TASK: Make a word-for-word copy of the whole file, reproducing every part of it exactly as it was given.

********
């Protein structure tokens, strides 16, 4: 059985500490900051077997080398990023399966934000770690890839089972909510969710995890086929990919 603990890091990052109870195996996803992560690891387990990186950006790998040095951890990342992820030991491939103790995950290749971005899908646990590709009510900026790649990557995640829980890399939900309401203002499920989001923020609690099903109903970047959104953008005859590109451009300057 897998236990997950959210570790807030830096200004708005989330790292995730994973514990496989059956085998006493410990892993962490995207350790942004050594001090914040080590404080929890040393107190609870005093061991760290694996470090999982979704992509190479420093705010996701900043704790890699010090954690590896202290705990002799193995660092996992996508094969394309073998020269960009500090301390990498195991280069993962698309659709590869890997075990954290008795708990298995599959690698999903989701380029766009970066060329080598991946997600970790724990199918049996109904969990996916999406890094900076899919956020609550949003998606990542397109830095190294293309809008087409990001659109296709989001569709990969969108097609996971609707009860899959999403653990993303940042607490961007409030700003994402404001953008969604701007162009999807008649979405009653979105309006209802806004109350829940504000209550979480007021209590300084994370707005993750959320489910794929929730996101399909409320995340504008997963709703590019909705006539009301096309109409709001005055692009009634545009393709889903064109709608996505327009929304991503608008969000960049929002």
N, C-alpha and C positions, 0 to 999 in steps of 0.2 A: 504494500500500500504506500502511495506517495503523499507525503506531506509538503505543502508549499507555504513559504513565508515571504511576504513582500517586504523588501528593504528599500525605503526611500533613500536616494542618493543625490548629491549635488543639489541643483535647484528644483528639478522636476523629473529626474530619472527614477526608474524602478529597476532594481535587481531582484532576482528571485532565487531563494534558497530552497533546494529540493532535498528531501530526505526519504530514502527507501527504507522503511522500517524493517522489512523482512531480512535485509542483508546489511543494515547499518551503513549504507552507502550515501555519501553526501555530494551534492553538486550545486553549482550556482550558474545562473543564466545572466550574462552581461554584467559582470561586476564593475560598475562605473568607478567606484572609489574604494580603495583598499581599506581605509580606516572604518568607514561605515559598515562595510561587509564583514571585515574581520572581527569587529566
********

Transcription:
């Protein structure tokens, strides 16, 4: 059985500490900051077997080398990023399966934000770690890839089972909510969710995890086929990919 603990890091990052109870195996996803992560690891387990990186950006790998040095951890990342992820030991491939103790995950290749971005899908646990590709009510900026790649990557995640829980890399939900309401203002499920989001923020609690099903109903970047959104953008005859590109451009300057 897998236990997950959210570790807030830096200004708005989330790292995730994973514990496989059956085998006493410990892993962490995207350790942004050594001090914040080590404080929890040393107190609870005093061991760290694996470090999982979704992509190479420093705010996701900043704790890699010090954690590896202290705990002799193995660092996992996508094969394309073998020269960009500090301390990498195991280069993962698309659709590869890997075990954290008795708990298995599959690698999903989701380029766009970066060329080598991946997600970790724990199918049996109904969990996916999406890094900076899919956020609550949003998606990542397109830095190294293309809008087409990001659109296709989001569709990969969108097609996971609707009860899959999403653990993303940042607490961007409030700003994402404001953008969604701007162009999807008649979405009653979105309006209802806004109350829940504000209550979480007021209590300084994370707005993750959320489910794929929730996101399909409320995340504008997963709703590019909705006539009301096309109409709001005055692009009634545009393709889903064109709608996505327009929304991503608008969000960049929002």
N, C-alpha and C positions, 0 to 999 in steps of 0.2 A: 504494500500500500504506500502511495506517495503523499507525503506531506509538503505543502508549499507555504513559504513565508515571504511576504513582500517586504523588501528593504528599500525605503526611500533613500536616494542618493543625490548629491549635488543639489541643483535647484528644483528639478522636476523629473529626474530619472527614477526608474524602478529597476532594481535587481531582484532576482528571485532565487531563494534558497530552497533546494529540493532535498528531501530526505526519504530514502527507501527504507522503511522500517524493517522489512523482512531480512535485509542483508546489511543494515547499518551503513549504507552507502550515501555519501553526501555530494551534492553538486550545486553549482550556482550558474545562473543564466545572466550574462552581461554584467559582470561586476564593475560598475562605473568607478567606484572609489574604494580603495583598499581599506581605509580606516572604518568607514561605515559598515562595510561587509564583514571585515574581520572581527569587529566